The central wireless device 110 is shown in FIG. 1 transmitting signals in a substantially omni-directional manner to the mobile wireless devices 130, so that the mobile wireless devices 130 may be able to receive such signals regardless of the direction of the mobile wireless device from the central wireless device 110. In some embodiments, ‘substantially omni-directional’ may indicate the transmission power is directed somewhat uniformly in horizontal directions—since the configuration of the earth's surface places most mobile devices in a substantially horizontal direction from the central wireless device. In some embodiments, depending on the configuration of the antenna(s), the transmission power may also be fairly uniform in 3-dimentional space. Antennas for a central wireless device 110 may include, but are not limited to, such things as 1) a single antenna, 2) multiple antennas, 3) multiple sectorized antennas (e.g., each antenna may individually be substantially directional, but the combined pattern of all the antennas may be substantially omnidirectional), 4) etc. Each of the mobile wireless devices 130 may also be able to transmit signals to the central wireless device 110 when permitted to under the protocols of the communications techniques being used.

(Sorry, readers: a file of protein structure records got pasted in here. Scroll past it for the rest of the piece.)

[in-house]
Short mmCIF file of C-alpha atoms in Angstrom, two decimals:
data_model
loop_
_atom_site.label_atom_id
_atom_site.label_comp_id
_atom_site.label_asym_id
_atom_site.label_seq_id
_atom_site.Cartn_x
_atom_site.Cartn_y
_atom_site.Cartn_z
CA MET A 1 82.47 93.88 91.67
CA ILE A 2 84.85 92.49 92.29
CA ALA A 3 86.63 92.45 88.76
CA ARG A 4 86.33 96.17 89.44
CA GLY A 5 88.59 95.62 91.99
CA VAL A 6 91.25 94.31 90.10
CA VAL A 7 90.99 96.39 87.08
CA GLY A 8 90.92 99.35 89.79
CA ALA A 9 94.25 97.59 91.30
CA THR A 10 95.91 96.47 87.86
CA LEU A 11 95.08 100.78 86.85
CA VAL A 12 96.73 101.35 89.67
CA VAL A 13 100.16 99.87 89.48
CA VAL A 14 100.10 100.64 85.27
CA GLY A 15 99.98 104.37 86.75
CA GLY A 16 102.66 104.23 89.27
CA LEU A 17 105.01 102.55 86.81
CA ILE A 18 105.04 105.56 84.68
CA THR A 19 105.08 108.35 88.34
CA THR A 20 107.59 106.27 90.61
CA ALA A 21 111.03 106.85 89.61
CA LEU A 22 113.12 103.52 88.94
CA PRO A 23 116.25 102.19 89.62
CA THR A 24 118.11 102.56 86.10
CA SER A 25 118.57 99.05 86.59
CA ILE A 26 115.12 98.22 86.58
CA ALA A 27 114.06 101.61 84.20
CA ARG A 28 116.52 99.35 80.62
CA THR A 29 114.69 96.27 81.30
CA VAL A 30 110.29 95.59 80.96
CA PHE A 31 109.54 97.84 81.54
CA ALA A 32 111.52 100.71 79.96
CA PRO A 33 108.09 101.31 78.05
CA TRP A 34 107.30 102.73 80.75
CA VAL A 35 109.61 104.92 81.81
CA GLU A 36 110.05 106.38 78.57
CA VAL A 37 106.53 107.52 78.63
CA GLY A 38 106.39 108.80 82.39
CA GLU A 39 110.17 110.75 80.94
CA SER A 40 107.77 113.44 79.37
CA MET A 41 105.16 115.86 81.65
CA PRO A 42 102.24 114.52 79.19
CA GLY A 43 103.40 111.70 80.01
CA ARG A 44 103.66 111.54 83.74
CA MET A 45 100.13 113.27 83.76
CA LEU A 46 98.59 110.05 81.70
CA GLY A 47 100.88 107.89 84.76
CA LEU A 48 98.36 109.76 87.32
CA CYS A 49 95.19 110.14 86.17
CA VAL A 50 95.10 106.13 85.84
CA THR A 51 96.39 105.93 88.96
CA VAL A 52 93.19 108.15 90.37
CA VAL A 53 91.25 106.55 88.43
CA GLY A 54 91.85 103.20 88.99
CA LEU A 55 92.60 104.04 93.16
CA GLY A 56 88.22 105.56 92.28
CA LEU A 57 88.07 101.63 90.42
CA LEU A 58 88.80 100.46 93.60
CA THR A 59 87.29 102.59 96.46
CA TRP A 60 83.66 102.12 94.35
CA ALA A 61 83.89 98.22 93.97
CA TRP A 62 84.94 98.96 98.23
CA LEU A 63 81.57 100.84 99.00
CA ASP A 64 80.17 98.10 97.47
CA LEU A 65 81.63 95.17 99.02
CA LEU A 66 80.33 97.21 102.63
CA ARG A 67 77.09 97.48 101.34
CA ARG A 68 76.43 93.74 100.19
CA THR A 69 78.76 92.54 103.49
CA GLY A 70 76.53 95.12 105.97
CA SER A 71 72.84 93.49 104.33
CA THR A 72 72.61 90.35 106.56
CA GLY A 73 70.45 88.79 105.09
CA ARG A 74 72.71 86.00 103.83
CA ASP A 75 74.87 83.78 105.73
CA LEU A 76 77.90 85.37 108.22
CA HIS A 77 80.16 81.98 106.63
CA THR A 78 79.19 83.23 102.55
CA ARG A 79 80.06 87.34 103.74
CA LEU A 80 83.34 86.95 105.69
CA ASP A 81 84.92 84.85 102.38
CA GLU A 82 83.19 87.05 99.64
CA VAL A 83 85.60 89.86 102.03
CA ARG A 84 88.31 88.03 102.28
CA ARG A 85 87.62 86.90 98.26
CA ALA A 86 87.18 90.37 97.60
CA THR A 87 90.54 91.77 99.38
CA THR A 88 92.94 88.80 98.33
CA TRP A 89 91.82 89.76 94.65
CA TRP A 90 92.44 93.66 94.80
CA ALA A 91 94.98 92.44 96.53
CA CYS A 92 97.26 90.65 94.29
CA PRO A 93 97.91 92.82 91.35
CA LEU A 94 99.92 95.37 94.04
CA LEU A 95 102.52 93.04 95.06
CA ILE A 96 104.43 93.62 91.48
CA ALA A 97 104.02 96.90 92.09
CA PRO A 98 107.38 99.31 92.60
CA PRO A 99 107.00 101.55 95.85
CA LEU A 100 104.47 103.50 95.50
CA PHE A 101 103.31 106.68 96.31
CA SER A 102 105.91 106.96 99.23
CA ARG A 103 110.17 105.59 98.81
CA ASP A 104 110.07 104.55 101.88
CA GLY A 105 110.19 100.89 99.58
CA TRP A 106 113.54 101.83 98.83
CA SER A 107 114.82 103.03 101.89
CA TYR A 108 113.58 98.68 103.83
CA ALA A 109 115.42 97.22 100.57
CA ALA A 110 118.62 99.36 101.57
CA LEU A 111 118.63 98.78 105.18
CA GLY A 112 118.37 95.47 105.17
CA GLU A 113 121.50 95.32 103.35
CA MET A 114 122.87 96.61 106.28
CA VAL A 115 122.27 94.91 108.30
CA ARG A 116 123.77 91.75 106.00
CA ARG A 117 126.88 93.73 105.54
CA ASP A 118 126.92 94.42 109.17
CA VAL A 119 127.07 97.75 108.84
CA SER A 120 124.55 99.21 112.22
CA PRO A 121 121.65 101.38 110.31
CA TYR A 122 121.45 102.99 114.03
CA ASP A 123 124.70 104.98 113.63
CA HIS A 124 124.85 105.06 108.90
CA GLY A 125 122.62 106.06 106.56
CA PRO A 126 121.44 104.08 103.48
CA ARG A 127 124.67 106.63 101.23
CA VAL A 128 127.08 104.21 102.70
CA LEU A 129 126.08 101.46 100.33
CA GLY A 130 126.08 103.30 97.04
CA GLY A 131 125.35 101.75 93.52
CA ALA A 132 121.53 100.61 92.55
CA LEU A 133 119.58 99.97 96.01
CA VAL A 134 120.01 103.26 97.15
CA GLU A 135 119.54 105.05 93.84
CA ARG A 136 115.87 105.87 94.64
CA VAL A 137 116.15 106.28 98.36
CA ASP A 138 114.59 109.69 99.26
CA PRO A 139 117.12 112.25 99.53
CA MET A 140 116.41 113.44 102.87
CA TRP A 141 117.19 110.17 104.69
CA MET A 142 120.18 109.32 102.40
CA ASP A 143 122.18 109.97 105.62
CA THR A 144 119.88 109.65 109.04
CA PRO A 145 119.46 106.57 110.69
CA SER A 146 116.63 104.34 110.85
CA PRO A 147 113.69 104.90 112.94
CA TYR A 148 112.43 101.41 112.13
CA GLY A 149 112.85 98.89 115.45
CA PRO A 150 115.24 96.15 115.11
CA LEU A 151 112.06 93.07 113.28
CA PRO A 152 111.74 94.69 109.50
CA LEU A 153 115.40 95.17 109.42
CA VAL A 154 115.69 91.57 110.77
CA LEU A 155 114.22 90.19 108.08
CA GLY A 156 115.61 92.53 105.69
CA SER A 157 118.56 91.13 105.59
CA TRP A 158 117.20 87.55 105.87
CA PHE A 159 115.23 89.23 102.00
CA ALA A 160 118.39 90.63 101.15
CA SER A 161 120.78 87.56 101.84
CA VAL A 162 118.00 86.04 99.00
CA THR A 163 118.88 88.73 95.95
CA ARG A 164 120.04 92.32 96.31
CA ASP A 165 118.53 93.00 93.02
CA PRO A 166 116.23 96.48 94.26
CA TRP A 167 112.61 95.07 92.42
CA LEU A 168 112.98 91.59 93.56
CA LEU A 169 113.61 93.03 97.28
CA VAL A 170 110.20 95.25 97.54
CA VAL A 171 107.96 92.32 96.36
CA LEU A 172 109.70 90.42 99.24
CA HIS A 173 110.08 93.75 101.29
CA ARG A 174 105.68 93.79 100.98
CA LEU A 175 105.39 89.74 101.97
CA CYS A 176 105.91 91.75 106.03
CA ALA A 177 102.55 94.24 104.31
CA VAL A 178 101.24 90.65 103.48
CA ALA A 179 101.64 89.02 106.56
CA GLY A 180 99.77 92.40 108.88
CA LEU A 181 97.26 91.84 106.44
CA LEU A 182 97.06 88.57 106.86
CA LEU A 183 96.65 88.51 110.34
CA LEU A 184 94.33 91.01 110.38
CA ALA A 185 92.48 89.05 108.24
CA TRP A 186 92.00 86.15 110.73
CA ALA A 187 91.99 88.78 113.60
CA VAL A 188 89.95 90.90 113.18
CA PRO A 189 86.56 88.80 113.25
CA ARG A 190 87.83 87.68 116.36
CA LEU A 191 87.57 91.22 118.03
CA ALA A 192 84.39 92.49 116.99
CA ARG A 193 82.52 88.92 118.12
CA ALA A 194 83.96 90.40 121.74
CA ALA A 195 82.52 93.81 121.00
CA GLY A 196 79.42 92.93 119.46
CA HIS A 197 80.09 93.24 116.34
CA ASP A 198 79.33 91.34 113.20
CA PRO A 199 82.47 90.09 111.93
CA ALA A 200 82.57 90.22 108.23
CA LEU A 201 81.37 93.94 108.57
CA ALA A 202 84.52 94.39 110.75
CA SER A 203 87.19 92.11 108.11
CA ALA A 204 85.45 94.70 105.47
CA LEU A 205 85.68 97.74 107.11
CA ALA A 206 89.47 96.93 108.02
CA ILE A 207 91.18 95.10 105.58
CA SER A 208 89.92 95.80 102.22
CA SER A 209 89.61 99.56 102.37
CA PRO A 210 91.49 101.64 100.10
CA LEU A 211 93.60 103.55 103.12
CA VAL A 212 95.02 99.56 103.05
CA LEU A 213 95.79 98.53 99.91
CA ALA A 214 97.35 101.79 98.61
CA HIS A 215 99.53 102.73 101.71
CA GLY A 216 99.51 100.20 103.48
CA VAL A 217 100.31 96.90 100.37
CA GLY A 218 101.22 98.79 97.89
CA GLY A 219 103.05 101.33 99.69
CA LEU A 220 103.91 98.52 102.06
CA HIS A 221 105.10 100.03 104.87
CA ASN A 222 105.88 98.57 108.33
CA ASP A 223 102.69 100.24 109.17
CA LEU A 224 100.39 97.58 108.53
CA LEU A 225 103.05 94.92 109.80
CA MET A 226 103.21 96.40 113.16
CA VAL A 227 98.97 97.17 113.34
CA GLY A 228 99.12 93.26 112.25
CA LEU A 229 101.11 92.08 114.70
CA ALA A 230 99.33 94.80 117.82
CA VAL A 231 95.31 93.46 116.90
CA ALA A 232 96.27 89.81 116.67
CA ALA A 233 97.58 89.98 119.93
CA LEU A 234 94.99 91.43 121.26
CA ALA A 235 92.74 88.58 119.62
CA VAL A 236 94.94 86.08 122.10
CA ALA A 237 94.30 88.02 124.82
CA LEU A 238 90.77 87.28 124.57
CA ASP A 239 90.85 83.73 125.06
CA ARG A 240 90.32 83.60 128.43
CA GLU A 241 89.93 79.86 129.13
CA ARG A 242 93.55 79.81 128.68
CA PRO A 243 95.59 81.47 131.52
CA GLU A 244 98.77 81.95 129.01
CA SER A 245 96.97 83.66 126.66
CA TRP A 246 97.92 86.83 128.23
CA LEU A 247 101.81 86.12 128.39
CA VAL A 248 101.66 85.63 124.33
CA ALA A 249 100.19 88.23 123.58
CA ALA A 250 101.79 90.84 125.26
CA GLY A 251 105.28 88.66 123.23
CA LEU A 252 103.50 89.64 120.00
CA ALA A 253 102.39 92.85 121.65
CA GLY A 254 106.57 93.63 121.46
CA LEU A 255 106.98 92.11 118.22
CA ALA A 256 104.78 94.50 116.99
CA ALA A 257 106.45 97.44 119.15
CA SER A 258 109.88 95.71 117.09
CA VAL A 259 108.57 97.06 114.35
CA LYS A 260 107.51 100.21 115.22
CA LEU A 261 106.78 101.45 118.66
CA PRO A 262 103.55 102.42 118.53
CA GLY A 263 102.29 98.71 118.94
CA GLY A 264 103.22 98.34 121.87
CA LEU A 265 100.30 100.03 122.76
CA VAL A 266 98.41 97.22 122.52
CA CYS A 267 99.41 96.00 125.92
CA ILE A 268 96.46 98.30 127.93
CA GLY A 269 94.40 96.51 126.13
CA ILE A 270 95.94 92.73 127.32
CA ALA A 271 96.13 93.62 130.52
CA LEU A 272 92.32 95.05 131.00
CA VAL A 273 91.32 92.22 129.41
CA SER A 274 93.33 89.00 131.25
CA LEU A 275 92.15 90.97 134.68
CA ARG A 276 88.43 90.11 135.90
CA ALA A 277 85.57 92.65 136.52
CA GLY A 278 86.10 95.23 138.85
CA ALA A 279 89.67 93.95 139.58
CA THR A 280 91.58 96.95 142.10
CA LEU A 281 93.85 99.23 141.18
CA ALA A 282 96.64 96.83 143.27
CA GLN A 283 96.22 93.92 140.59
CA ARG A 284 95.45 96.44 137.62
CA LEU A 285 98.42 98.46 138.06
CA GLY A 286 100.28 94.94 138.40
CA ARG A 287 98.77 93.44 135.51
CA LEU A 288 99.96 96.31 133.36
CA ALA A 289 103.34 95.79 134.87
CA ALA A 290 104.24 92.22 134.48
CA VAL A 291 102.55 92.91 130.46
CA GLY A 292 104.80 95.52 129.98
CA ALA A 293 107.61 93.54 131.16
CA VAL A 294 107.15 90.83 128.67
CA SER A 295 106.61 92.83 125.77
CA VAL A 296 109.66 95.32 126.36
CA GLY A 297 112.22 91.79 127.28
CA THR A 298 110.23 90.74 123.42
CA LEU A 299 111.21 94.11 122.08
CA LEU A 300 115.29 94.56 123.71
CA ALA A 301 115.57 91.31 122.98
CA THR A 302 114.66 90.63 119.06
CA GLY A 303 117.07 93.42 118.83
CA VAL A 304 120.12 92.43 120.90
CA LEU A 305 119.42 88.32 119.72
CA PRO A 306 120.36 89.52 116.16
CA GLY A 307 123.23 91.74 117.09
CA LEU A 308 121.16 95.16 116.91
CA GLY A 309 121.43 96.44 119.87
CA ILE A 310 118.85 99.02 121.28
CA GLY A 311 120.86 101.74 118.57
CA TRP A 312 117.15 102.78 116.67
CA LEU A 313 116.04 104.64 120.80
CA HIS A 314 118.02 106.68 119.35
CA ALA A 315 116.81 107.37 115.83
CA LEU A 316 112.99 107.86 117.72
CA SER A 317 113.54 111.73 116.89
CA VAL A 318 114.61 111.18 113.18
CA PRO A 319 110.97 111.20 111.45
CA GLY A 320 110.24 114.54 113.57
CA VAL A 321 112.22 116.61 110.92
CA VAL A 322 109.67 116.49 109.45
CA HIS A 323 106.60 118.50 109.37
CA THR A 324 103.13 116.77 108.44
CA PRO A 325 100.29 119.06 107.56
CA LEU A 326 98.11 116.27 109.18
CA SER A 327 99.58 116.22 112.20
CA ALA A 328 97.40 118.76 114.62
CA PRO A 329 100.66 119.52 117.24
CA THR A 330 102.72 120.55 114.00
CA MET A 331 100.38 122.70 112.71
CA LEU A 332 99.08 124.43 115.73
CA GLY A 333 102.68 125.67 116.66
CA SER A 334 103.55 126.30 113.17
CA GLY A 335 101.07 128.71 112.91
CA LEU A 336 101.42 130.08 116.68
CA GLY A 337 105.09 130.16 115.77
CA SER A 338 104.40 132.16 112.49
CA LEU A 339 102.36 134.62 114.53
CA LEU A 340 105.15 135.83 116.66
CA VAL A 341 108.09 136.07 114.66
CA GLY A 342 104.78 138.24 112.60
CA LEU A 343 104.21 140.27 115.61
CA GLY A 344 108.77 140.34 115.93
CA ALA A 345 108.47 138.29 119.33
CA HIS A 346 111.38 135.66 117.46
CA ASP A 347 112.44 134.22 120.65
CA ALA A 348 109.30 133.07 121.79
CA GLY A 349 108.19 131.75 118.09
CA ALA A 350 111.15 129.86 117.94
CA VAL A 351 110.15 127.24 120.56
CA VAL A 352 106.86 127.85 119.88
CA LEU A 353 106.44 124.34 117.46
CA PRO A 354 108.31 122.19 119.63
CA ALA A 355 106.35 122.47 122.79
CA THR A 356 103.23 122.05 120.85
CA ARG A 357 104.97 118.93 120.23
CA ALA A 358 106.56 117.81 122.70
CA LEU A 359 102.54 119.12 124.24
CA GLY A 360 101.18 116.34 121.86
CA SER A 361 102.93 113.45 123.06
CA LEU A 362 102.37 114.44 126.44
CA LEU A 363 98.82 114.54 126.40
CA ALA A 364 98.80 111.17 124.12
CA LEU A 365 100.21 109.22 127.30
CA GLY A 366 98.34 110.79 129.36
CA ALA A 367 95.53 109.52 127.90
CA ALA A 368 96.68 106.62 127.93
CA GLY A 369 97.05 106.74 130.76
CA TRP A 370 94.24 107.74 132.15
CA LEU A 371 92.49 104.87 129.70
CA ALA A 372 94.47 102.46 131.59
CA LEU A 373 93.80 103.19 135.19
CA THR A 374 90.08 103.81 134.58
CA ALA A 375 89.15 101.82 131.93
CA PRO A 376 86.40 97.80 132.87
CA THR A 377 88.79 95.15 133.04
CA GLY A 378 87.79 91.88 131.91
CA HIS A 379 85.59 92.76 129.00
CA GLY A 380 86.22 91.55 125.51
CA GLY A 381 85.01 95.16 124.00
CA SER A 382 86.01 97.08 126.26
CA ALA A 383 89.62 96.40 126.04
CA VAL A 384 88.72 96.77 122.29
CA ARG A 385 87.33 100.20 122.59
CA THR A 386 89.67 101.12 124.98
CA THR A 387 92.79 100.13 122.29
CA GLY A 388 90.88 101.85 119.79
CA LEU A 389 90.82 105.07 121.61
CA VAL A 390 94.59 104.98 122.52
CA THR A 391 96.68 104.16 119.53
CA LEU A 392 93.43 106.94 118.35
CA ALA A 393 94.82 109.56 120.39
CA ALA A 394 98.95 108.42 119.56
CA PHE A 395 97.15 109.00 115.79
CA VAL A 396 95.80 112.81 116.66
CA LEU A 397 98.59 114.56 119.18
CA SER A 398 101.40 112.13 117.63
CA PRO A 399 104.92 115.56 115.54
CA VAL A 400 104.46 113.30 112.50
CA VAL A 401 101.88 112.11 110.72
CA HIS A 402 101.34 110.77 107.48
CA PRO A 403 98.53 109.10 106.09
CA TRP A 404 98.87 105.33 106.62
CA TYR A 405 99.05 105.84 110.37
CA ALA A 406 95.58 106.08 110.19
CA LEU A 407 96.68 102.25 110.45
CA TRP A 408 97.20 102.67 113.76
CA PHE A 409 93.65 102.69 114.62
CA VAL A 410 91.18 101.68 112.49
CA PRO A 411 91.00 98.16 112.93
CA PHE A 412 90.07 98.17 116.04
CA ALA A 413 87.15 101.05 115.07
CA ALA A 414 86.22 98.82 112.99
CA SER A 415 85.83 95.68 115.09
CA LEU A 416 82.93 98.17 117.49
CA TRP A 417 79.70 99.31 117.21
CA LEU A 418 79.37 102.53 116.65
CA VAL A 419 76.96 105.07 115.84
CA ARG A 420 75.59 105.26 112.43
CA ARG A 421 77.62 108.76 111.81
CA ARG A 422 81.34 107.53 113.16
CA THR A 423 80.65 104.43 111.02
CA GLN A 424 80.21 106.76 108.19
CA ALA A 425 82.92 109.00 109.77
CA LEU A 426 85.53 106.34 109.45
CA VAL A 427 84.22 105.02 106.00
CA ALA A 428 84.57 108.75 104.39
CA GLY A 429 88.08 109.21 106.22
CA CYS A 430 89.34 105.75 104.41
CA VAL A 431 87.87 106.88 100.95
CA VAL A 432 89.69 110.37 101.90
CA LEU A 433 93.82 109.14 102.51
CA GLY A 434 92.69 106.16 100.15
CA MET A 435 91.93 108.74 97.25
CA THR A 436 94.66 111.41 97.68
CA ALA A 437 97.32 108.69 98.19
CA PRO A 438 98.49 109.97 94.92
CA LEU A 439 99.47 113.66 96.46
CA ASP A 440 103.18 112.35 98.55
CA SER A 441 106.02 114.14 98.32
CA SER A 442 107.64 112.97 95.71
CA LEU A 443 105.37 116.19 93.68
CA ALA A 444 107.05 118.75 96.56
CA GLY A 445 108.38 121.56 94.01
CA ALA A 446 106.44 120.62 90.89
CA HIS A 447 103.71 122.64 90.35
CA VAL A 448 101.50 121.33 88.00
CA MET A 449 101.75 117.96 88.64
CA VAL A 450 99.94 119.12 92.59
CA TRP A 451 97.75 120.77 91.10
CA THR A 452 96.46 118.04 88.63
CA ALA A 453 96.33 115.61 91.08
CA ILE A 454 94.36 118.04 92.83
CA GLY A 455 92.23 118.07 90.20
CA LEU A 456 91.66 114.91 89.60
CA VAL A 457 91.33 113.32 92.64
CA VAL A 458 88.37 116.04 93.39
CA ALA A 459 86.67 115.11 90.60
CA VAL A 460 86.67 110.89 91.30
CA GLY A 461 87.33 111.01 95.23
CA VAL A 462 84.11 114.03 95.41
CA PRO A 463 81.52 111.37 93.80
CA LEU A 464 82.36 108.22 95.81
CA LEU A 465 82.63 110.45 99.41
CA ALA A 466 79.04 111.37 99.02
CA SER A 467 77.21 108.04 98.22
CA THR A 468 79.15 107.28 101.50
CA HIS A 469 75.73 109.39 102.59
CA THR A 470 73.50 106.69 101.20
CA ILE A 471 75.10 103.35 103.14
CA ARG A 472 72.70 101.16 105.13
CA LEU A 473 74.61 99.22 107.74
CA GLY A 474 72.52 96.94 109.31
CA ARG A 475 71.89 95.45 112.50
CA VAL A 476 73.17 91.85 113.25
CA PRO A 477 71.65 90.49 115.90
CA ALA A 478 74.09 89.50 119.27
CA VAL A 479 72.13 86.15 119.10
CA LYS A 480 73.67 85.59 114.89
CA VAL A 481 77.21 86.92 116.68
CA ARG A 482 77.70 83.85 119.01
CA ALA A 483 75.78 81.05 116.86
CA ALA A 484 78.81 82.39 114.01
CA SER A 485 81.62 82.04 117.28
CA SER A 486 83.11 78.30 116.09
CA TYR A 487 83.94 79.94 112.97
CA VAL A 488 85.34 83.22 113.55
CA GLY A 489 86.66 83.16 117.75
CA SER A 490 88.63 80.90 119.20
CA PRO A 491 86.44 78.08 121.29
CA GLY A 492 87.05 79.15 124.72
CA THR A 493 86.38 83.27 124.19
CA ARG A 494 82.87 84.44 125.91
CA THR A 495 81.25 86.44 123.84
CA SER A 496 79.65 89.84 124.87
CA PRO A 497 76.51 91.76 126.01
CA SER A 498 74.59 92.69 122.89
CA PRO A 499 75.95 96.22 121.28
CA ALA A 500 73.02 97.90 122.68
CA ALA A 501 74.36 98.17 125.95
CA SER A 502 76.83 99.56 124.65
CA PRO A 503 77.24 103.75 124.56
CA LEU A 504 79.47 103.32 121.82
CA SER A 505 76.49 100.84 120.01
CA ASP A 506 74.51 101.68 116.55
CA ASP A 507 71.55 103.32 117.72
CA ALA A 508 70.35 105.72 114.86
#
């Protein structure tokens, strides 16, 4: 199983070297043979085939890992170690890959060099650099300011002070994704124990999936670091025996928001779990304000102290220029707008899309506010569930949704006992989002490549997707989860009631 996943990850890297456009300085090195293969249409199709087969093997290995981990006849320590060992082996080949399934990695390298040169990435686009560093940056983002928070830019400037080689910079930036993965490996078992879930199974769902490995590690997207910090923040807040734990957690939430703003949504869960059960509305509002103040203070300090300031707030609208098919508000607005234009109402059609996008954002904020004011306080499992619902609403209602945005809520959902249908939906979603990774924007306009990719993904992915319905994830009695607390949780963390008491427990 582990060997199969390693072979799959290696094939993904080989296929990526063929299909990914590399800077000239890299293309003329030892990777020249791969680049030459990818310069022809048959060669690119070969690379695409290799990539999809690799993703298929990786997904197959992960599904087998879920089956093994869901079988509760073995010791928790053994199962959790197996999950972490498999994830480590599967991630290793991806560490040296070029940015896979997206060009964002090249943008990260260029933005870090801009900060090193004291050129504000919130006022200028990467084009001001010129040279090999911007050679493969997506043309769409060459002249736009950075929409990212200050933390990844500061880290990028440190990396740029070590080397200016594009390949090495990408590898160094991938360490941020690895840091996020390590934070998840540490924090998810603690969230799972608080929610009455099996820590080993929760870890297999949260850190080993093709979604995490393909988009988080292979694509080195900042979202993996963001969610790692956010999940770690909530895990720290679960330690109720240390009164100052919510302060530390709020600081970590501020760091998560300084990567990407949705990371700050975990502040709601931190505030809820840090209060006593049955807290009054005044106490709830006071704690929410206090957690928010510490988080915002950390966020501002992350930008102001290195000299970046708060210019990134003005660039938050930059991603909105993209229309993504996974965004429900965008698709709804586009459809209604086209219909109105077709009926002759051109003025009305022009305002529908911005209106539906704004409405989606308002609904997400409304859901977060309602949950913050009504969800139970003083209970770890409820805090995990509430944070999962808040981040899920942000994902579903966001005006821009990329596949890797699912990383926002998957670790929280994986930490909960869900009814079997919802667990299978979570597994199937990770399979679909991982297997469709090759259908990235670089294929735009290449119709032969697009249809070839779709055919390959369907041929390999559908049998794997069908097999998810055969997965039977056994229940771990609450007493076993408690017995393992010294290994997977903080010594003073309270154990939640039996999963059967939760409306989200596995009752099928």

Each mobile wireless device 130 may transmit various types of information to the central wireless device 110. Some of that information may contain location information about the mobile wireless device, i.e., information that describes, or enables the determination of, the location of the mobile wireless device with respect to some type of coordinate system. The mobile wireless device may obtain such location information about itself in any feasible manner. Some examples may include, but are not limited to, such things as: 1) a global positioning system (GPS), 2) a triangulation technique that determines the location of the mobile wireless device with respect to other objects whose positions are known via any feasible technique, such as but not limited to, time-of-arrival measurements and/or direction-of-arrival measurements, 3) inputs from a nearby location device that conveys its location to nearby mobile wireless devices, 4) etc. The degree of precision in the location information transmitted by the mobile wireless device may vary depending on numerous factors. In some embodiments the degree of such precision may be conveyed to the central wireless device, and/or may otherwise be known to the central wireless device, which in some embodiments may adjust its own calculations based on the probable error range that may result from the imprecision.